Family Law applies to any court procedures that involve the family unit. They include: marriage, divorce, custody, child support, adoption, and more. While some of these can be handled without legal counsel, divorce, custody, and others require the presence of a qualified private attorney to ensure your best interests are served.
Florida is a “no-fault” divorce state. Citing irreconcilable differences is acceptable as a reason for divorce. Six continuous months of residency in Florida prior to filing for divorce is necessary. The court will address division of property, division of debt, child custody, child support payment, alimony, other issues concerning children, and attorney fees.
Since 2008, Florida courts divide care of minor children according to a parenting plan rather than considering one parent a “primary residential care” parent. If the parents cannot reach an agreement, the court will consider and assign one of the following plans: Supervised/Safety-Focused, Local, or Non-Local. Supervised/Safety-Focused assigns one parent sole responsibility and supervised visits by the other parent. Local means parents share responsibility and create a visitation schedule. Non-Local is used when parents are more than 50 miles apart. The best interests of the child are always the main concern of the court. Modification of the parenting plan requires proof of the necessity for change before the court.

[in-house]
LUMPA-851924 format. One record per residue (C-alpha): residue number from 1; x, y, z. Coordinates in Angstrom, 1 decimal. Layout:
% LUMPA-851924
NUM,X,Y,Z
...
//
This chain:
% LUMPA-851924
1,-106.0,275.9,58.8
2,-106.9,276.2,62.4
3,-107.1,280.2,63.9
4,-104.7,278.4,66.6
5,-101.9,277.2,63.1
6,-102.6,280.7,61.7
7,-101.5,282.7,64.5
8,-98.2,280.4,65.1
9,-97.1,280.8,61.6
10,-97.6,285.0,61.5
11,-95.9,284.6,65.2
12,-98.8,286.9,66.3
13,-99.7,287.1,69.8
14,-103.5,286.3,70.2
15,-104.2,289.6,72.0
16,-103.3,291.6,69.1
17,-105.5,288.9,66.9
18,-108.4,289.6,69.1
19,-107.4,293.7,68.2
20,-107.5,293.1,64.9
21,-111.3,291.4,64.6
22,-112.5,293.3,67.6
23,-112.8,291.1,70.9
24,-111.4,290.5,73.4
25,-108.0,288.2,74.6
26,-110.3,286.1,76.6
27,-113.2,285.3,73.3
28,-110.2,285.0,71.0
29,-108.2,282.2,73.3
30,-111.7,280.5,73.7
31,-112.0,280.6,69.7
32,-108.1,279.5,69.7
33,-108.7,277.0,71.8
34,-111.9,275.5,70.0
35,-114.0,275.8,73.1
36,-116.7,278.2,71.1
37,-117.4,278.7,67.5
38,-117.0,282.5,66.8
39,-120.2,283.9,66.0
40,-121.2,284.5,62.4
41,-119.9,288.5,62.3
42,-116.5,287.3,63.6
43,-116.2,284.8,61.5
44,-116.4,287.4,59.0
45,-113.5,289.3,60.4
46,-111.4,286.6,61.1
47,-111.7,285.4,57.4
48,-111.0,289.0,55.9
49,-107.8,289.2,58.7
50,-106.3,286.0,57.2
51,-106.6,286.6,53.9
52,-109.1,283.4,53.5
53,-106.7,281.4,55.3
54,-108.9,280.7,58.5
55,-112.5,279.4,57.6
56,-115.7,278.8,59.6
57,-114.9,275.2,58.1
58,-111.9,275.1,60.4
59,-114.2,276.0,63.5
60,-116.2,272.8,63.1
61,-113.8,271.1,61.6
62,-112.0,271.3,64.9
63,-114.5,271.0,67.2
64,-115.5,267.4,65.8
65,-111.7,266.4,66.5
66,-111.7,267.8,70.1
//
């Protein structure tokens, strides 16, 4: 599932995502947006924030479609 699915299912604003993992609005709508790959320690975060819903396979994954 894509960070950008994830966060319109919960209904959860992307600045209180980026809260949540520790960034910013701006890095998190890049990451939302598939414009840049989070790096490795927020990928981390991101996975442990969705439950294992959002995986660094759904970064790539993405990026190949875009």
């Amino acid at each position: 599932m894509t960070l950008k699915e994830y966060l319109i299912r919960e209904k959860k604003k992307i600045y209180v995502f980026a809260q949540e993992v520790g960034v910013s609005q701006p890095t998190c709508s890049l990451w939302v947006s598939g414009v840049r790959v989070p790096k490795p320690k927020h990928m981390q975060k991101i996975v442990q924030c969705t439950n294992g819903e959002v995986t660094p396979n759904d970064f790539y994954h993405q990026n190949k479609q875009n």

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Parents of minor children are required by Florida law to provide financial support, calculated to include day care, health insurance, and other child expenses. Support guidelines are set by the state of Florida and the court considers each parent’s income in the determination of child support.
The following factors are considered in awarding alimony: standards of living during the marriage, duration of the marriage, the age, physical and emotional condition of each party, financial resources of each party, time necessary for a party to become self-sufficient, each party’s contribution to the marriage, all sources of income available to either party.
Florida legitimacy law states that a child born during a marriage is considered to be the natural child of the father and his name will be on the birth certificate unless someone else is determined to be the father. The paternity of a child born out of wedlock can be used to determine visitation rights of the father and child support. DNA tests are used to establish paternity.